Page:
Her next recordings are with the Compass Point All Stars, and by bringing in the influences of reggae and dub and even rap, and exploring her voice’s lowest register, she finds her sound. These sessions, in my view, shape her most powerful recordings, including “Private Life,” “Slave to the Rhythm,” “Warm Leatherette,” “Demolition Man,” and “She’s Lost Control.”

In Jean-Paul Goude, Jones discovers a fellow provocateur, someone willing to engage stereotypes of race and sexuality and the primitive, to open up possibilities of identity. She writes of the power of seeing Goude’s art piece Nigger Arabesque, featured in a New York magazine profile of her. The image shows Jones in profile with microphone, skin glossed to a ceramic sheen, long legs and arms extended (pre-Photoshop) into an impossibly fantastic pose, at once in motion and still, plugged into the electric current of desire. For Jones, Goude’s work was key to her own project of recreation and the exploration of taboos:

Jean-Paul’s photo-elaboration of me put me inside my very own fantasy, connected to Jamaica, and New York, and Paris, and performance, and worship, and hallucination, but ultimately a world of my own. The picture became like the ground zero of how every solo female singer since wants to be when she tried to be a little edgy, potentially a bundle of headline-making trouble. Once Jean-Paul had created that image, it became more and more apparent that the music I made should reflect it, be the soundtrack of that suggestive, analytical perversion of me.

Having read Goude’s art book Jungle Fever, and been disappointed to see his refusal to give Grace Jones her due as an artist-collaborator, I found Jones’s discussion of their relationship revealing and powerful. She details the ways the collaboration both excited her and challenged her to be vulnerable, often in public. For example, we learn that Goude’s image for the cover of Slave to the Rhythm, in which Jones is caught mid-scream, mouth expended and multiplied, teeth bared, was actually a shot Goude took (and then doctored) of Jones giving birth to their son. Jones, we learn, is a courageous artist, courting risk with images that both provoke us and distance us in their powerful evocation of icons of masculinity, femininity, and black anger.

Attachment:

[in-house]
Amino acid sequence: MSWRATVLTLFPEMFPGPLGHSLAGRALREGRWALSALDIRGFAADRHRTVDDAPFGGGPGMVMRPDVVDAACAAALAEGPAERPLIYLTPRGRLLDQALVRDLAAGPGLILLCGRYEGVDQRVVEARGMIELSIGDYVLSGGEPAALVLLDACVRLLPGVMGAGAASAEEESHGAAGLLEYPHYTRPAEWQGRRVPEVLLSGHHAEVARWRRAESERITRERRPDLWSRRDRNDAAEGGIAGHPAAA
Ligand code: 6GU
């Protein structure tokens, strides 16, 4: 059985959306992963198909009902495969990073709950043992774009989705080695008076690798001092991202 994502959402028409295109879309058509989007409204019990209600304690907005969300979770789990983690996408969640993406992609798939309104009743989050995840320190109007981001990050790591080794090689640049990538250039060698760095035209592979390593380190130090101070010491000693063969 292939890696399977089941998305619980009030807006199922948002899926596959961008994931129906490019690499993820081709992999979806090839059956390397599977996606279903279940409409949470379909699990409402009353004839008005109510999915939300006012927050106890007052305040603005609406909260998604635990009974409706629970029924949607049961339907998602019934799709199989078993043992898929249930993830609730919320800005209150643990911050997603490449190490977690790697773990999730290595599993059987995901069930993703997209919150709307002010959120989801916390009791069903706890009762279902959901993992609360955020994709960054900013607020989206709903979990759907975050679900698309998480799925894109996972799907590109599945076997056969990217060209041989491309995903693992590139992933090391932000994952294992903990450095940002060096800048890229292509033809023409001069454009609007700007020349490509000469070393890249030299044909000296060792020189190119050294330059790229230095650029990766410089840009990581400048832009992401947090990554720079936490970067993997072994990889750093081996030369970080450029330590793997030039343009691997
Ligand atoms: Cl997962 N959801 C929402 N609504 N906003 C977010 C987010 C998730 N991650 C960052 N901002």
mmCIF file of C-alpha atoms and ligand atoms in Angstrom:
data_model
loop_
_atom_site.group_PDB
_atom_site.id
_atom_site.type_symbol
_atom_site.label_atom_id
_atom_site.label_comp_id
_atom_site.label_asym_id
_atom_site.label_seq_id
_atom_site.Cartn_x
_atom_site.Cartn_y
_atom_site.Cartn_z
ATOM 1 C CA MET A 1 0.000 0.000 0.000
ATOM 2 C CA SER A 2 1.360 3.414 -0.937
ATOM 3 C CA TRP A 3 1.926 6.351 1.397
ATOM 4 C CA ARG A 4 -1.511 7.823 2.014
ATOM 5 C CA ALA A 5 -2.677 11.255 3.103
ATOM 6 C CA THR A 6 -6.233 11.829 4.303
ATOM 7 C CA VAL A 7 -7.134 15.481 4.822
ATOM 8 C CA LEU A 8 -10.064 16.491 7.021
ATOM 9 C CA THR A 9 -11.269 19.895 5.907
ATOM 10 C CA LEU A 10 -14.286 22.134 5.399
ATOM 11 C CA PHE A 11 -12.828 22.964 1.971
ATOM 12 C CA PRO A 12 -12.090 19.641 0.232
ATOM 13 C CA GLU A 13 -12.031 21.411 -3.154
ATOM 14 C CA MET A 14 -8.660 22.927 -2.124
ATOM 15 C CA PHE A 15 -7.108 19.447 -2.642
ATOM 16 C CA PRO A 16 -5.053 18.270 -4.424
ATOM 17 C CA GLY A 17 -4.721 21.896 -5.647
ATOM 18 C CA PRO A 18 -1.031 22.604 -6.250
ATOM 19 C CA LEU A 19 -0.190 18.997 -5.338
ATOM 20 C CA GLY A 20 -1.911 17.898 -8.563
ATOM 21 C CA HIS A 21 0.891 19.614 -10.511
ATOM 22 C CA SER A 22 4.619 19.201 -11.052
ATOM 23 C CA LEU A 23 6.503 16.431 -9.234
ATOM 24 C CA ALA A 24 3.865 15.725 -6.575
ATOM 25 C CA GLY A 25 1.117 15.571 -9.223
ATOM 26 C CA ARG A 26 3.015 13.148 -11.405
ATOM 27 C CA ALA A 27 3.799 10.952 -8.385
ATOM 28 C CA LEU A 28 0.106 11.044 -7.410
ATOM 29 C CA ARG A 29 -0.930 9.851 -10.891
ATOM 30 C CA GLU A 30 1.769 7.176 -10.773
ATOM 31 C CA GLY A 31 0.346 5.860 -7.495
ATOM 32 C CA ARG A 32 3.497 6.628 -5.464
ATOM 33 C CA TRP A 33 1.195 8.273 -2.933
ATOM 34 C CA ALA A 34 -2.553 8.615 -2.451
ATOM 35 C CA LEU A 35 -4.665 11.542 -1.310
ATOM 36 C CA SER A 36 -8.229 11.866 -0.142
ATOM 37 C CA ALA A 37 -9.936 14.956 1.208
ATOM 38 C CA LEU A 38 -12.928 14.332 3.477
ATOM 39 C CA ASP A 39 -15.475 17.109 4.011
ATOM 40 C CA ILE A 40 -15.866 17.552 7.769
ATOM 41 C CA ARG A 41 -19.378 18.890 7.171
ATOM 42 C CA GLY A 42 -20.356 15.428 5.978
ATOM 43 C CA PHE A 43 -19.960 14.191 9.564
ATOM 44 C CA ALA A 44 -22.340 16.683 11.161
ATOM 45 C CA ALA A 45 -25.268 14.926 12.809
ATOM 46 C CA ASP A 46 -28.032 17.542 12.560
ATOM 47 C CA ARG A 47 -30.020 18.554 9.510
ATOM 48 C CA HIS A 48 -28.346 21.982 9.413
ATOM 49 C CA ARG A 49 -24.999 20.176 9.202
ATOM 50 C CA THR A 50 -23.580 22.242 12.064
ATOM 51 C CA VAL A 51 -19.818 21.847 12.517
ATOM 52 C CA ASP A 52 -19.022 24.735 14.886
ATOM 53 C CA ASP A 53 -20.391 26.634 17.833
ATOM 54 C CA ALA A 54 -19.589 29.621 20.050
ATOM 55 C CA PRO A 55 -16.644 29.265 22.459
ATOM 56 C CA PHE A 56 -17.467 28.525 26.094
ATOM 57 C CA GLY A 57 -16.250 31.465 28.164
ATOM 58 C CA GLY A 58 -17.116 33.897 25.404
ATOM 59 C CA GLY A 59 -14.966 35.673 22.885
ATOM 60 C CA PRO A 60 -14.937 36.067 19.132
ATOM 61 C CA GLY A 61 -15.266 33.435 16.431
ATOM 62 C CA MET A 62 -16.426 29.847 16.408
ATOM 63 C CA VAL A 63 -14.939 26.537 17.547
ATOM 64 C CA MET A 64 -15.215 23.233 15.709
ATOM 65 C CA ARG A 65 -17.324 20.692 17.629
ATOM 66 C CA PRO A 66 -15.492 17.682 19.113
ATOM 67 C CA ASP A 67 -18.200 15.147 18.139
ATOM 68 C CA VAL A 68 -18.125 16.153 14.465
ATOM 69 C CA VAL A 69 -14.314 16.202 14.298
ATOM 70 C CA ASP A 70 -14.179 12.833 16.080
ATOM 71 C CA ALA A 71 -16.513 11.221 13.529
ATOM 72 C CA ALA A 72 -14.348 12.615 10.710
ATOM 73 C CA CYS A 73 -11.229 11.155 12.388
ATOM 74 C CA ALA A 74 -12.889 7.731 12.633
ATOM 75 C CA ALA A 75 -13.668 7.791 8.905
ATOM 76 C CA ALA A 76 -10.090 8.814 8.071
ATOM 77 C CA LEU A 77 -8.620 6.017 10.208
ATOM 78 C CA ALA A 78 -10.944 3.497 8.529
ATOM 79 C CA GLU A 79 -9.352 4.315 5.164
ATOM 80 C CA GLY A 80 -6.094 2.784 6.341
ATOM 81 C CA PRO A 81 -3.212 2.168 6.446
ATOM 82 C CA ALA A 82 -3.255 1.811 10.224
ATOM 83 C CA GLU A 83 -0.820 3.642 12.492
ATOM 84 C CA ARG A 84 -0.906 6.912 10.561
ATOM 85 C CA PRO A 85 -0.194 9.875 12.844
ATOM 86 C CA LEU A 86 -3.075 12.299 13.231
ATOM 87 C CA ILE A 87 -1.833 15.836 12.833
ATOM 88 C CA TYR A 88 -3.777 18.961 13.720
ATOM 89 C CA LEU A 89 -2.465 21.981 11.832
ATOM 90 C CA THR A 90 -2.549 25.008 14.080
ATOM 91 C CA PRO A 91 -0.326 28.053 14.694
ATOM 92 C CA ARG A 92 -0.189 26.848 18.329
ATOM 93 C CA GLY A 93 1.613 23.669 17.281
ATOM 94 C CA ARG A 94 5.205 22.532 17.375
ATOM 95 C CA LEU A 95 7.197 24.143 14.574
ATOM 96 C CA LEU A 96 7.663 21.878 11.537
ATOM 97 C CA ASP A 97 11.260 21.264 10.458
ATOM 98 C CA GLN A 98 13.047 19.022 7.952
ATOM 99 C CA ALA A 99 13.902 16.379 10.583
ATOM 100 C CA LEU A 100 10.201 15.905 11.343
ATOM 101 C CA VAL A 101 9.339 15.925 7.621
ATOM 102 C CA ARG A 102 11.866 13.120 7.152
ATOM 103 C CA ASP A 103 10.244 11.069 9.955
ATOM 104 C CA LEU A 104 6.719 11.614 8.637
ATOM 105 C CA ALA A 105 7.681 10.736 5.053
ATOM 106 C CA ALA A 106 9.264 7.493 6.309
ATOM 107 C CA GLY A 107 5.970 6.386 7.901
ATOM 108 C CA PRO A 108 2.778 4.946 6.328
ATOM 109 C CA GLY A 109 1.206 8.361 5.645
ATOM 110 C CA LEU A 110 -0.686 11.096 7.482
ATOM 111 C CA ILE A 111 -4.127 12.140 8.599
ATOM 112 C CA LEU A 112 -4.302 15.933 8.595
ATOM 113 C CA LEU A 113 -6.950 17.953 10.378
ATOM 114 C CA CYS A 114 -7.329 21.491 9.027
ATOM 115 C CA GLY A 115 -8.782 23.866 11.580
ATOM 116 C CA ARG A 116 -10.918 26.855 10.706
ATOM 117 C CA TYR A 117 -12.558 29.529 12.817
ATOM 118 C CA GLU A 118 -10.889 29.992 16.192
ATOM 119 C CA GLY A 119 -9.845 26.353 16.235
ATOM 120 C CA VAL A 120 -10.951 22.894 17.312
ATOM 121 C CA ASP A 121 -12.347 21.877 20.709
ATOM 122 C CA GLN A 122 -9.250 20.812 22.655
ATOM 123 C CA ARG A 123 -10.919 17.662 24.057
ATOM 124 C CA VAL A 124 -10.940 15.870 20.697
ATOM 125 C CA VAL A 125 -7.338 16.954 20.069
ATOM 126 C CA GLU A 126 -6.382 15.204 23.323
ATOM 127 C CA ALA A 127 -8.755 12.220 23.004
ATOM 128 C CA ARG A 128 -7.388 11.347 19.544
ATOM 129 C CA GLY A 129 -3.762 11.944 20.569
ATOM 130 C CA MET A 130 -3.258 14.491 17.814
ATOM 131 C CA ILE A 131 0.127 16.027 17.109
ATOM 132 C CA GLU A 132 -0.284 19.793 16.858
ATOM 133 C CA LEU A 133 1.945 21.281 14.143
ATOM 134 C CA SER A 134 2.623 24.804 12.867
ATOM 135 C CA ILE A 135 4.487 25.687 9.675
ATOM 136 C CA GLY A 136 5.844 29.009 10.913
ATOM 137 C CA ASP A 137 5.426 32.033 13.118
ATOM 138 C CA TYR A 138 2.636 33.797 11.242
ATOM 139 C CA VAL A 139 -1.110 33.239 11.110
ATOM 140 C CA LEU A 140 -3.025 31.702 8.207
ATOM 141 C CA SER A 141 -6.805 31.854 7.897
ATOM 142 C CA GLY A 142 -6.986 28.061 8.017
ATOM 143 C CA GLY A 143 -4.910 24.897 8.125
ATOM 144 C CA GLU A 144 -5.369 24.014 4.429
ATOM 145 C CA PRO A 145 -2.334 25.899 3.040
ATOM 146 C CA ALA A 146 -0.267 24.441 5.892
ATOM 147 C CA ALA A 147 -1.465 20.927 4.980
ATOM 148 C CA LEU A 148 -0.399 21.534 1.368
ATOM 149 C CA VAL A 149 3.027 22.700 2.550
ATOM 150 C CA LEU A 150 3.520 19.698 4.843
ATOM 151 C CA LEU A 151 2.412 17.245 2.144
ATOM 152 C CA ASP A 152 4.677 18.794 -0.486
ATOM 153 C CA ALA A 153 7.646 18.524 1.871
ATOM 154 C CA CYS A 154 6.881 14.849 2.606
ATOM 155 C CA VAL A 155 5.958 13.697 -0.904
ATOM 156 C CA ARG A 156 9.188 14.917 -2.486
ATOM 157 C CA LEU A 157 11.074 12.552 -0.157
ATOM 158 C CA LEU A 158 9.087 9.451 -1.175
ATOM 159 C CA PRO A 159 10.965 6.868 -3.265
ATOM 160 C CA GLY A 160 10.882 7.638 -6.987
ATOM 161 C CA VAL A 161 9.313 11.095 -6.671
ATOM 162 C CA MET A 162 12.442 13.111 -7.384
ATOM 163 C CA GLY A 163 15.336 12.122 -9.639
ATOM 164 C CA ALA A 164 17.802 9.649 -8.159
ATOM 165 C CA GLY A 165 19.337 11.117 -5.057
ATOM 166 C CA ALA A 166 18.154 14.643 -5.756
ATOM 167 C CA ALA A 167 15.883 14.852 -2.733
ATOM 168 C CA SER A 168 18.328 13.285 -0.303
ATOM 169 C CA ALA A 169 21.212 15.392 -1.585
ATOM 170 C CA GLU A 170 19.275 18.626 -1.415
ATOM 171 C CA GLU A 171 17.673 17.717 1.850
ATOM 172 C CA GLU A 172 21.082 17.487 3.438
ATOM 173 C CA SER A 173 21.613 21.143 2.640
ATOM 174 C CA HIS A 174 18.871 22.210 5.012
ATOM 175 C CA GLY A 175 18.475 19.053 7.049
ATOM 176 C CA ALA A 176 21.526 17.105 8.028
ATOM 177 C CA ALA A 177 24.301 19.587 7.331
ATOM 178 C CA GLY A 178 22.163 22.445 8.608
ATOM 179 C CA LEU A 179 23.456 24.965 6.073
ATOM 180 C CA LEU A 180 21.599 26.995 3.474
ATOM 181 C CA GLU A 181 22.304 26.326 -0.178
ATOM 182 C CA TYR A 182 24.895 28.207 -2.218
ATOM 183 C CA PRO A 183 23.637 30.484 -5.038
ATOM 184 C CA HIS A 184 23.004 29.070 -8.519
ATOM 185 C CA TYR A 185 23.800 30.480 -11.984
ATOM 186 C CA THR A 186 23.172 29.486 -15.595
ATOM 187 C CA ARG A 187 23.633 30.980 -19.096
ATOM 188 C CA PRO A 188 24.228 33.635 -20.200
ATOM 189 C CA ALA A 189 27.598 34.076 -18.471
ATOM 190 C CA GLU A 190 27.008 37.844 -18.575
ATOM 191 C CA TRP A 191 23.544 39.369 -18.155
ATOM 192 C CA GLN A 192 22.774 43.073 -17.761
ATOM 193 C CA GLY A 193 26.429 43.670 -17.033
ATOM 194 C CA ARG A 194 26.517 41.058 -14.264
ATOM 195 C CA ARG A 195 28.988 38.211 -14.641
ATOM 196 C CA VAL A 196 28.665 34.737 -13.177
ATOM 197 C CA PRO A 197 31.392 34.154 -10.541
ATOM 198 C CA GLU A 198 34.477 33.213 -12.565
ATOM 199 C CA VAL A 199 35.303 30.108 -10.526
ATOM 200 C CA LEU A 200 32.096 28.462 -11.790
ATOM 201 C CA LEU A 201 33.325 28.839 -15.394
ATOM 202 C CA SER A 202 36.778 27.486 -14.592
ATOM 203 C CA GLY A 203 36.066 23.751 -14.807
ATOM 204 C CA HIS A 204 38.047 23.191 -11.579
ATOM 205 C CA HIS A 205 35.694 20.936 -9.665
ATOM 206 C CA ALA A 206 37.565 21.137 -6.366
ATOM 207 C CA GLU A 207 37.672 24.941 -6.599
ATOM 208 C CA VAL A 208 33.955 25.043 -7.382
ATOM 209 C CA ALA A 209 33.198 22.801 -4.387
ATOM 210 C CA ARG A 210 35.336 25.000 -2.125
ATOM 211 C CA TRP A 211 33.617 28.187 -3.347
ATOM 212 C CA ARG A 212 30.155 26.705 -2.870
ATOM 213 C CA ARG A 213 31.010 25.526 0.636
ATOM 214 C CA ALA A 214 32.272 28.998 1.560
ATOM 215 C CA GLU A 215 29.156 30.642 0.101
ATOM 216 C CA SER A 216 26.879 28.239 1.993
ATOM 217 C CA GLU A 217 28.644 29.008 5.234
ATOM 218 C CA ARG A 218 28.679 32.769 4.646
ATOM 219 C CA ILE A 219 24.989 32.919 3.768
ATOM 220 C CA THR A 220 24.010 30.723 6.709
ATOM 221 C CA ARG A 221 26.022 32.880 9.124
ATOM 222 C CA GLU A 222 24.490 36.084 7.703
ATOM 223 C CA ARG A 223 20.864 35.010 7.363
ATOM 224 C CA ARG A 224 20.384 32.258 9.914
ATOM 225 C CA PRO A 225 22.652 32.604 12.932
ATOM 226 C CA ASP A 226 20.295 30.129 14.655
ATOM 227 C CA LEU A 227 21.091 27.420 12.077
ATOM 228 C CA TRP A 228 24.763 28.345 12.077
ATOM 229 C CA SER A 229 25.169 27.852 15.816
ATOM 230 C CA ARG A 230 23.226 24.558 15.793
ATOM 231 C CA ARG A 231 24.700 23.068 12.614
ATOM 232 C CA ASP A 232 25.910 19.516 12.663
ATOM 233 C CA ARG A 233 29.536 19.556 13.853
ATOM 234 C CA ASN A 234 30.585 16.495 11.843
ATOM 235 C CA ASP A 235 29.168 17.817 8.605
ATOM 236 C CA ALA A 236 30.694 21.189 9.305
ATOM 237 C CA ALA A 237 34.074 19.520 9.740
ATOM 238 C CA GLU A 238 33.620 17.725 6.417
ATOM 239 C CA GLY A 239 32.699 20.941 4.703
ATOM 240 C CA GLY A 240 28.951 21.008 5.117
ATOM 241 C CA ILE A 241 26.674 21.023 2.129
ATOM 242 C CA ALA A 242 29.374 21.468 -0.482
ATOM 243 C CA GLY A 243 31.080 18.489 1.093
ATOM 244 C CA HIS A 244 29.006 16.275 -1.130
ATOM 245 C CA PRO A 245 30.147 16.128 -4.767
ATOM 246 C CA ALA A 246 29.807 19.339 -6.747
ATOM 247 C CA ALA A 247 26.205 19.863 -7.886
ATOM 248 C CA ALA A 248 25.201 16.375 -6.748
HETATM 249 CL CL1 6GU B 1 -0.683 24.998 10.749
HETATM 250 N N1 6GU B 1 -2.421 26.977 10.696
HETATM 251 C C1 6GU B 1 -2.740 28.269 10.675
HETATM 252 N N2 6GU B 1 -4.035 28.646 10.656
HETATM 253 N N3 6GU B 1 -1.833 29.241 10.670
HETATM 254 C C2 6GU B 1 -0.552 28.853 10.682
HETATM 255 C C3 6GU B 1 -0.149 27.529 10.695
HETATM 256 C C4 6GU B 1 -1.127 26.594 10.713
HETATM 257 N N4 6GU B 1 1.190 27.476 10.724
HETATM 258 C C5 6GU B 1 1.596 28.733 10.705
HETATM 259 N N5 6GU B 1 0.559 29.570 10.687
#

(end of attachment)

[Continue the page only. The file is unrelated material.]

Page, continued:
In the final chapters of the book, Jones moves away from intense reflection on her artistic process to address her lovers and gossip, her not-so-positive experience of the Hollywood Studio system, and other pop artists who seem to have borrowed freely from her example. These last chapters of the book might be more formulaic, at first glance, straying less from the scripts of the Diva tell-all, but they still please in their practicality and willingness to tell truth to power. She addresses one chapter to “Doris,” who I interpret as an amalgamation of many recent performers (rather than one, as some have speculated). She offers advice to these women who seem to have lost their sense of their own style in the urge to copy hers. She writes:

I would like to be a tutor for some of these singers. I would like to help them avoid becoming a piece in the system. It would only take five minutes. I would say to them, Get out! Quick! Don’t go back for your possessions! Run! There is only hell ahead, the hell of having to cling onto fame by doing what others tell you.

While there is a deliciousness in anticipating a catfight, and in possibly seeing Jones claim her due, she again circumvents our expectations, offering instead maturity and a sense of humor, as well as the always beckoning possibility of reinvention. She ends with a provocation: “Do you want to move forward with me, or not? Do you want to know where I am going next? It’s time for something else to happen.”

For a time, there was a rumor that Grace Jones was a hologram, an ingenious marketing scheme by Island Records. But she means more as a flawed human, a model of inventive and resistant living.

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Francesca T. Royster is Professor and chair of English at DePaul University, where she teaches courses in Shakespeare Studies, Performance Studies, Critical Race theory, Gender and Queer Theory and African American Literature.